Steamed Bar Rockcod in Nori with Soba Noodles
Parcels | Steaming
The delicate Japanese flavours in this dish are a great match for the firm, white flesh of the rockcod. Soba is the Japanese name for buckwheat, and these versatile buckwheat noodles are served either in a hot broth as soup or chilled with a dipping sauce.
⅓ cup sake
⅓ cup Japanese soy sauce
1 tablespoon fish sauce
2 teaspoons sesame oil
6 x 150g pieces bar rockcod fillet, skin off, bones removed
2 sheets toasted nori (see notes)
3 green onions
¼ cup Japanese pink pickled ginger, sliced
250g dried soba noodles
2 carrots, cut into fine matchsticks
200g snow peas, cut into fine matchsticks
1 tablespoon sesame seeds, toasted (see notes)
Combine sake, soy sauce, fish sauce and sesame oil, add fish and set aside to marinate for 10-15 minutes, turning once. Drain, reserving marinade.
Cut each nori sheet into 3 and lay each piece of fish across the centre of a strip of nori. Cut green onions to the same length as fish and lay 2 or 3 strips of green onions and pickled ginger down the centre of each piece of fish. Lightly brush exposed nori with marinade and fold nori over fish towards the centre, pressing gently to seal (fish and green onions will be visible at either end).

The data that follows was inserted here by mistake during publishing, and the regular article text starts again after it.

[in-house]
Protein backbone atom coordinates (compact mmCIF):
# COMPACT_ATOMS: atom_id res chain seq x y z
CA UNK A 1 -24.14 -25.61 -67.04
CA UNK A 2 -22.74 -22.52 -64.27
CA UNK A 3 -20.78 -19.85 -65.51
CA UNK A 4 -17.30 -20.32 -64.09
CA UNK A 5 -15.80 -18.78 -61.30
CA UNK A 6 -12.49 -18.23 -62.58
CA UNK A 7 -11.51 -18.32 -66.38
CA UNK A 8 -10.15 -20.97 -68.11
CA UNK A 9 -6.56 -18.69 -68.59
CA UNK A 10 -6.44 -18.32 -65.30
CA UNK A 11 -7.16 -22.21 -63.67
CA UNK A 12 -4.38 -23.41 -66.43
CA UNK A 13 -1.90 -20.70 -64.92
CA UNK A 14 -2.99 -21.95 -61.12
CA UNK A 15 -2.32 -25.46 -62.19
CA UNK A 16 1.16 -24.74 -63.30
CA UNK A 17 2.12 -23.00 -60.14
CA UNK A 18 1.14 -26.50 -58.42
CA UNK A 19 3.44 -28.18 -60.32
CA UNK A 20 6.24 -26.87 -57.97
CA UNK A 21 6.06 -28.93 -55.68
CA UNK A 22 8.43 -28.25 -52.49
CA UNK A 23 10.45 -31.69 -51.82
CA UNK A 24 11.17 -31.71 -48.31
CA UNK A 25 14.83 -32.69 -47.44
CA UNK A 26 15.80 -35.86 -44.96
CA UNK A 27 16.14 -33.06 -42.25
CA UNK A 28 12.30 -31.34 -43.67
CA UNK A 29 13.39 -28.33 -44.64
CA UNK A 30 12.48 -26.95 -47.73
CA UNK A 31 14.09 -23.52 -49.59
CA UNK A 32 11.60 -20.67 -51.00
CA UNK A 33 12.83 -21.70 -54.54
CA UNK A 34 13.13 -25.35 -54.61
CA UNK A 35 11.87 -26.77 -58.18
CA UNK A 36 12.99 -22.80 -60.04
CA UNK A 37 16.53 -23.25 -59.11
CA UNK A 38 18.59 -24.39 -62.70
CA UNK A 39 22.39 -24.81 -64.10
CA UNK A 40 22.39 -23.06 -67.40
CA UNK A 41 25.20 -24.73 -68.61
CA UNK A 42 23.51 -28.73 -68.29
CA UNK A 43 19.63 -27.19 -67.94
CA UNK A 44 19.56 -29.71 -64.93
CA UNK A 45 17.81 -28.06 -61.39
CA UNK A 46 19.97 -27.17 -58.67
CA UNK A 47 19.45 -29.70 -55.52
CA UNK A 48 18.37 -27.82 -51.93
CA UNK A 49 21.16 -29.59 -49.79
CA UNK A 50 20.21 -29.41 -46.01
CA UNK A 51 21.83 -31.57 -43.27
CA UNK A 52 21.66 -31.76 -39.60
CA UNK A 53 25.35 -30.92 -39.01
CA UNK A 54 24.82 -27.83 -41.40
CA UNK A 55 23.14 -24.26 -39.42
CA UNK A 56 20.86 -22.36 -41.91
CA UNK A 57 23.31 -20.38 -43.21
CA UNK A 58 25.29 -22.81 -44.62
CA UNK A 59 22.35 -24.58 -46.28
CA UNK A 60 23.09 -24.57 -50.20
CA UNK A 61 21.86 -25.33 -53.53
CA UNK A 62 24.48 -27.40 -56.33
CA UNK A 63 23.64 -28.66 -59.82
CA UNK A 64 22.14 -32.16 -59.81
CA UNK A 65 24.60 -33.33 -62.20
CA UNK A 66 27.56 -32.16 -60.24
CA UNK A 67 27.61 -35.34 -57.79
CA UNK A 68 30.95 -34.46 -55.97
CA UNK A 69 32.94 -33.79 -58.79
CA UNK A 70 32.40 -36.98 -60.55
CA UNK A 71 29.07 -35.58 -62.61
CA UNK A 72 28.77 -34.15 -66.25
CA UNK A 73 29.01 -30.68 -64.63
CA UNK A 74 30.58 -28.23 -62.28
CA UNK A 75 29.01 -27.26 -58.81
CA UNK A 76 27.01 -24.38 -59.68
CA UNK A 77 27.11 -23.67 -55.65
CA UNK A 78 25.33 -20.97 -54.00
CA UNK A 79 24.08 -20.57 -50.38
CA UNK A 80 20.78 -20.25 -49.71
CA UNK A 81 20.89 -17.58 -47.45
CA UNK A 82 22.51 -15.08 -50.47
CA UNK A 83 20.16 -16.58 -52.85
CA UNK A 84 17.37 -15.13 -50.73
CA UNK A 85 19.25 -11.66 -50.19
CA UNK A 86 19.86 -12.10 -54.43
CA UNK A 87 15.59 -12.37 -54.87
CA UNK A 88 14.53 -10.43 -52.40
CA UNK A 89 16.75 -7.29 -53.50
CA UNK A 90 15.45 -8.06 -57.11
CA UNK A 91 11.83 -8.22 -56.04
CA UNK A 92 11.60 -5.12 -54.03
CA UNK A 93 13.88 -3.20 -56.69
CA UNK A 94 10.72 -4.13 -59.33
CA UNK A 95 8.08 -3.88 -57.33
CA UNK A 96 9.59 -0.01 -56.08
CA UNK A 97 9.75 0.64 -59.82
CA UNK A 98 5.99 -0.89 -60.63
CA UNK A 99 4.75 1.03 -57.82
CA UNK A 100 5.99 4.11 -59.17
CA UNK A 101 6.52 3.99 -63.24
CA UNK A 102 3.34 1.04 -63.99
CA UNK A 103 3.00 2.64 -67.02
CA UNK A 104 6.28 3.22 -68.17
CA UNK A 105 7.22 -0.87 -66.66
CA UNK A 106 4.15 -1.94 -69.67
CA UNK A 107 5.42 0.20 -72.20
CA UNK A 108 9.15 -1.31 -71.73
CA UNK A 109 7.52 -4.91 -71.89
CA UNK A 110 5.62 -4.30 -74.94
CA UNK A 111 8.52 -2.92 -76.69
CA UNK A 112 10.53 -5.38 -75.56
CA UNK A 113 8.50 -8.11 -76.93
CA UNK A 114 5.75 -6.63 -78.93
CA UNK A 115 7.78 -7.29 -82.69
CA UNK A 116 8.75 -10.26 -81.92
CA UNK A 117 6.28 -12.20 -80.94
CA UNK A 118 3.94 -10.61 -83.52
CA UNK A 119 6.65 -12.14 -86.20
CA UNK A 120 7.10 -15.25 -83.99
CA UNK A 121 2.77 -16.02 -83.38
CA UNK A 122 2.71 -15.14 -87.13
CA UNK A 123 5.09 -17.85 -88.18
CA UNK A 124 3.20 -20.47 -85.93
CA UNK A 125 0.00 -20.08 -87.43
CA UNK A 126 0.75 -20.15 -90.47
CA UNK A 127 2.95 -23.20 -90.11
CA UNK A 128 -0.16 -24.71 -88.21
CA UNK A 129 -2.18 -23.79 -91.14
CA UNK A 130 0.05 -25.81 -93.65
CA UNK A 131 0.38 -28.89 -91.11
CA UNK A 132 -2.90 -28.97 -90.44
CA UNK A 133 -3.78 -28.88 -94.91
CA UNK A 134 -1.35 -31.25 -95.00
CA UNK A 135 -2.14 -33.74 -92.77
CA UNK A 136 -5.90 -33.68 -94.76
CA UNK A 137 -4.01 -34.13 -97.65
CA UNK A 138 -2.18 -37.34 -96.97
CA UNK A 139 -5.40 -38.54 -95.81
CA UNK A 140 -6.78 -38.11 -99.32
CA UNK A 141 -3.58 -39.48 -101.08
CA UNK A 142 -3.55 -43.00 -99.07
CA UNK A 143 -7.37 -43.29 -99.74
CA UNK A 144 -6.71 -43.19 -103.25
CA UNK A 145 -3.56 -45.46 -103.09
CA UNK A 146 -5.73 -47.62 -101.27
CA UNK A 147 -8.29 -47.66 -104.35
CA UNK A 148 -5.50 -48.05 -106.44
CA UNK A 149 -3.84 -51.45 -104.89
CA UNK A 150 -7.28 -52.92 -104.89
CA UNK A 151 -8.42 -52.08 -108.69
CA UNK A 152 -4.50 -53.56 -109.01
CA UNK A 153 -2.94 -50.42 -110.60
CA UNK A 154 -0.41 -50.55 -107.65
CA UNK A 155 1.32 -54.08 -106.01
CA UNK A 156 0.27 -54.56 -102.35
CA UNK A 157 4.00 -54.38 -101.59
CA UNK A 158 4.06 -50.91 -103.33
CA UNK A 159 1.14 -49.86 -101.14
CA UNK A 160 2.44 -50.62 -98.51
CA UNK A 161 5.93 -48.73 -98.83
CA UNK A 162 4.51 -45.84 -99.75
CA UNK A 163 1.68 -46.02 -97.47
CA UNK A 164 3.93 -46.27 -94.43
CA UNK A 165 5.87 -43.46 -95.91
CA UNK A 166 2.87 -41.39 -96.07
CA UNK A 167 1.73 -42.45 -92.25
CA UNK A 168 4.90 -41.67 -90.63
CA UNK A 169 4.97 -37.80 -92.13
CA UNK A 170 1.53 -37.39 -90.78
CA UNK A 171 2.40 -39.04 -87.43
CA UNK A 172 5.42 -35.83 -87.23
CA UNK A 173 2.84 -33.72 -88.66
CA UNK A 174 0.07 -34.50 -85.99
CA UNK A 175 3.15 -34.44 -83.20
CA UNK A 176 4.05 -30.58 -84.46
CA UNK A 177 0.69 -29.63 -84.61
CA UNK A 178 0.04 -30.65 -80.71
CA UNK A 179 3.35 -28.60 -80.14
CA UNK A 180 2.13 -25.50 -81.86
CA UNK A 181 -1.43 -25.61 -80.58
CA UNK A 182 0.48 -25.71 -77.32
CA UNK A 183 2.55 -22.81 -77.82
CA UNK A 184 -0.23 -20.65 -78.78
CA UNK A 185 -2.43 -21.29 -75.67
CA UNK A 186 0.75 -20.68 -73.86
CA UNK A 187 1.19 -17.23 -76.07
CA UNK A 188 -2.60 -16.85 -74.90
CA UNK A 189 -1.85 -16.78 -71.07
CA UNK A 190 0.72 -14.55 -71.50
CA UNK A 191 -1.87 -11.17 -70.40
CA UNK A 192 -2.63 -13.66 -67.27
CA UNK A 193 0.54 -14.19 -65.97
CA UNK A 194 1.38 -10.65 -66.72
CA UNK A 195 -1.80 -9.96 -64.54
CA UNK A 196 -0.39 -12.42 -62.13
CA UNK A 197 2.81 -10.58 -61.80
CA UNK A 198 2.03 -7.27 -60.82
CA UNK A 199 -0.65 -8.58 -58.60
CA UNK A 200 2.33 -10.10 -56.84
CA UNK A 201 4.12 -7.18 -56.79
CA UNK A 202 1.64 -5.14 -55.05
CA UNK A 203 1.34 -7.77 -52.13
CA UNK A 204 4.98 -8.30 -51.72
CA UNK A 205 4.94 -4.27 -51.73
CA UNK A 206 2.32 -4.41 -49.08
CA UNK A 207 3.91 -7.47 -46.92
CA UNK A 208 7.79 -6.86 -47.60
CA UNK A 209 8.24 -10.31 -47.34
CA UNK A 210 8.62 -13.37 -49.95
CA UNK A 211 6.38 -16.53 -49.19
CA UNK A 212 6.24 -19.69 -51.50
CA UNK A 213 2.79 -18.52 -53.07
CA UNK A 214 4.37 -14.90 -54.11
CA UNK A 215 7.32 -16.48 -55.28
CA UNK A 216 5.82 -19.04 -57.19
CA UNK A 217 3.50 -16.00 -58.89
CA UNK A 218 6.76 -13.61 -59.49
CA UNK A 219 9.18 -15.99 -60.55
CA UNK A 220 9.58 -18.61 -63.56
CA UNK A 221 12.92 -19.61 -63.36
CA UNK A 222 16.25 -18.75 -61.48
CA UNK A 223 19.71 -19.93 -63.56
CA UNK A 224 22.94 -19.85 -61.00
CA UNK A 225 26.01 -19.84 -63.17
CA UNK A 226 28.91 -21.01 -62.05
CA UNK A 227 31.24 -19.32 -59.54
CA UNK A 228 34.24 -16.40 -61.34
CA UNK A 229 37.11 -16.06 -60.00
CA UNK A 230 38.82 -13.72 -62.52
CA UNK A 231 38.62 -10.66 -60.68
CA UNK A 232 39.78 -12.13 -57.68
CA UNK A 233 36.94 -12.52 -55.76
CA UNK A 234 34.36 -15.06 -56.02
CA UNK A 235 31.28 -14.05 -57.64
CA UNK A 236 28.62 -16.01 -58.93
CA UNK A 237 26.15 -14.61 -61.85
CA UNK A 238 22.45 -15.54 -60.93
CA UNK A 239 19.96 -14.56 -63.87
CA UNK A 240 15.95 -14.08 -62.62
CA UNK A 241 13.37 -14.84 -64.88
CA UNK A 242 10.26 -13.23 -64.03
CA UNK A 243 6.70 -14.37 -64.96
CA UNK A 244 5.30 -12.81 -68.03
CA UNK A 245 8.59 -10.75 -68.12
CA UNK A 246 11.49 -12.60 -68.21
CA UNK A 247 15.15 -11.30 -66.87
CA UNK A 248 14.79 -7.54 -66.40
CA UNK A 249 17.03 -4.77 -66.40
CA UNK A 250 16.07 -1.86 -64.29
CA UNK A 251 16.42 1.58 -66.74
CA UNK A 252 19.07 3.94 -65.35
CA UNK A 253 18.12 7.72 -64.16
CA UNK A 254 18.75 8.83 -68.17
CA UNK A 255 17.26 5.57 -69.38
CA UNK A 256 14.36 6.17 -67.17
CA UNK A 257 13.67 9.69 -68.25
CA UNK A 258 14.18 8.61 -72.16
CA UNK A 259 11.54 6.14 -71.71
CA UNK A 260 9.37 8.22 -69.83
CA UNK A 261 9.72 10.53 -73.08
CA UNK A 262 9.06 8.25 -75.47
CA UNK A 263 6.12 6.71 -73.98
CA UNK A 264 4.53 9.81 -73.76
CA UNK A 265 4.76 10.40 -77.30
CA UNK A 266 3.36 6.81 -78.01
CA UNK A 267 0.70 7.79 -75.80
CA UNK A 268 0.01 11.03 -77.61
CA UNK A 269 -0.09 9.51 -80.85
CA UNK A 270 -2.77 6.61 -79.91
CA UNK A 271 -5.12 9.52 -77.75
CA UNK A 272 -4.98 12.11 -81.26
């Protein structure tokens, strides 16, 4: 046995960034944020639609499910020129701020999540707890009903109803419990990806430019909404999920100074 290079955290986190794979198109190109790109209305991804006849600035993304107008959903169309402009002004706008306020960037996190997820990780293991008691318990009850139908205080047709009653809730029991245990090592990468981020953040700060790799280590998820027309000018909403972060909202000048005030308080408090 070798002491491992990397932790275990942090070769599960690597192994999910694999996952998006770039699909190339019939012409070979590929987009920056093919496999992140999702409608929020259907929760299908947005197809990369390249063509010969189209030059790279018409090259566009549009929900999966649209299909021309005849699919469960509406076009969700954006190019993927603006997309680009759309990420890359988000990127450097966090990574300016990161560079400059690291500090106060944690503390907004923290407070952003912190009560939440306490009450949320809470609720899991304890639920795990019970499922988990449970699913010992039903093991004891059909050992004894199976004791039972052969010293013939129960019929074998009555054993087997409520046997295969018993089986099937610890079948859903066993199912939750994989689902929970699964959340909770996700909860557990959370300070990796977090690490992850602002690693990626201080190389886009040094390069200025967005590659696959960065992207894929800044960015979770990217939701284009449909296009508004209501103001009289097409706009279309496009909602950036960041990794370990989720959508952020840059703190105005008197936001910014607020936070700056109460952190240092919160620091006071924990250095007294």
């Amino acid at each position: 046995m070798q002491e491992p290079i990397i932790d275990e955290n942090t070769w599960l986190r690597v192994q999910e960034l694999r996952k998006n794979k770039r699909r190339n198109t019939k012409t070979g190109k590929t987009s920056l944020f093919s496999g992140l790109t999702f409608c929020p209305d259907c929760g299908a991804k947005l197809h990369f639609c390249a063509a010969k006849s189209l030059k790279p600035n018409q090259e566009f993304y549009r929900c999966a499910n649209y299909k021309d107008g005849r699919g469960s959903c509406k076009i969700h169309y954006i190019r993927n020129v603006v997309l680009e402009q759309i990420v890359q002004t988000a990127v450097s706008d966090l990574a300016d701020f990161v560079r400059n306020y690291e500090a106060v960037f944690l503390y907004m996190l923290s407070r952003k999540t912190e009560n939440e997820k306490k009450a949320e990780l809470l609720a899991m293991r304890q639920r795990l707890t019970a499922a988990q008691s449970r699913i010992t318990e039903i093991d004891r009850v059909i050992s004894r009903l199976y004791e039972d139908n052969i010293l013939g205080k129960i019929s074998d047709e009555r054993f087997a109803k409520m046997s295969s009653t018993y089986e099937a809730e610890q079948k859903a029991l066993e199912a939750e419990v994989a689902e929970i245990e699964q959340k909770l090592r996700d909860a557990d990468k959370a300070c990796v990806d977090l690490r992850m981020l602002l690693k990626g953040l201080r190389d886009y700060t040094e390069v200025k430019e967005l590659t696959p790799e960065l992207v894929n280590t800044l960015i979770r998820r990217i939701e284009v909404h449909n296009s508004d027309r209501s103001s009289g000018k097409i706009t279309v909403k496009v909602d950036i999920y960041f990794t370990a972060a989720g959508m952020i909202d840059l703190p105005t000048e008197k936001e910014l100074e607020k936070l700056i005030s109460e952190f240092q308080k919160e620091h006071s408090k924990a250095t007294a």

Bring a large saucepan of salted water to the boil.
Half fill a wok or large saucepan with water and bring to the boil. Place a plate in a steamer basket, or line with baking paper. Arrange the fish parcels in the steamer. Place steamer over wok or saucepan, cover and steam for 2 minutes. Then place carrots and snow peas in a second steamer on top of the first steamer and cook for a further 2-3 minutes, until the fish is opaque and flesh flakes easily when tested with a fork.
Meanwhile, cook noodles in saucepan of boiling salted water according to packet directions.
Drain water from wok, add marinade to wok and cook for a minute or 2. Add noodles and sesame seeds and toss to combine.
Serve noodles topped with carrots, snow peas and fish.
Nori is dried seaweed; it’s usually sold toasted (yaki-nori) in packs of 10 sheets in Asian grocery stores and some supermarkets. Toast sesame seeds in a dry frying pan for a couple of minutes, tossing gently to prevent them burning, or under a griller (but watch them closely).
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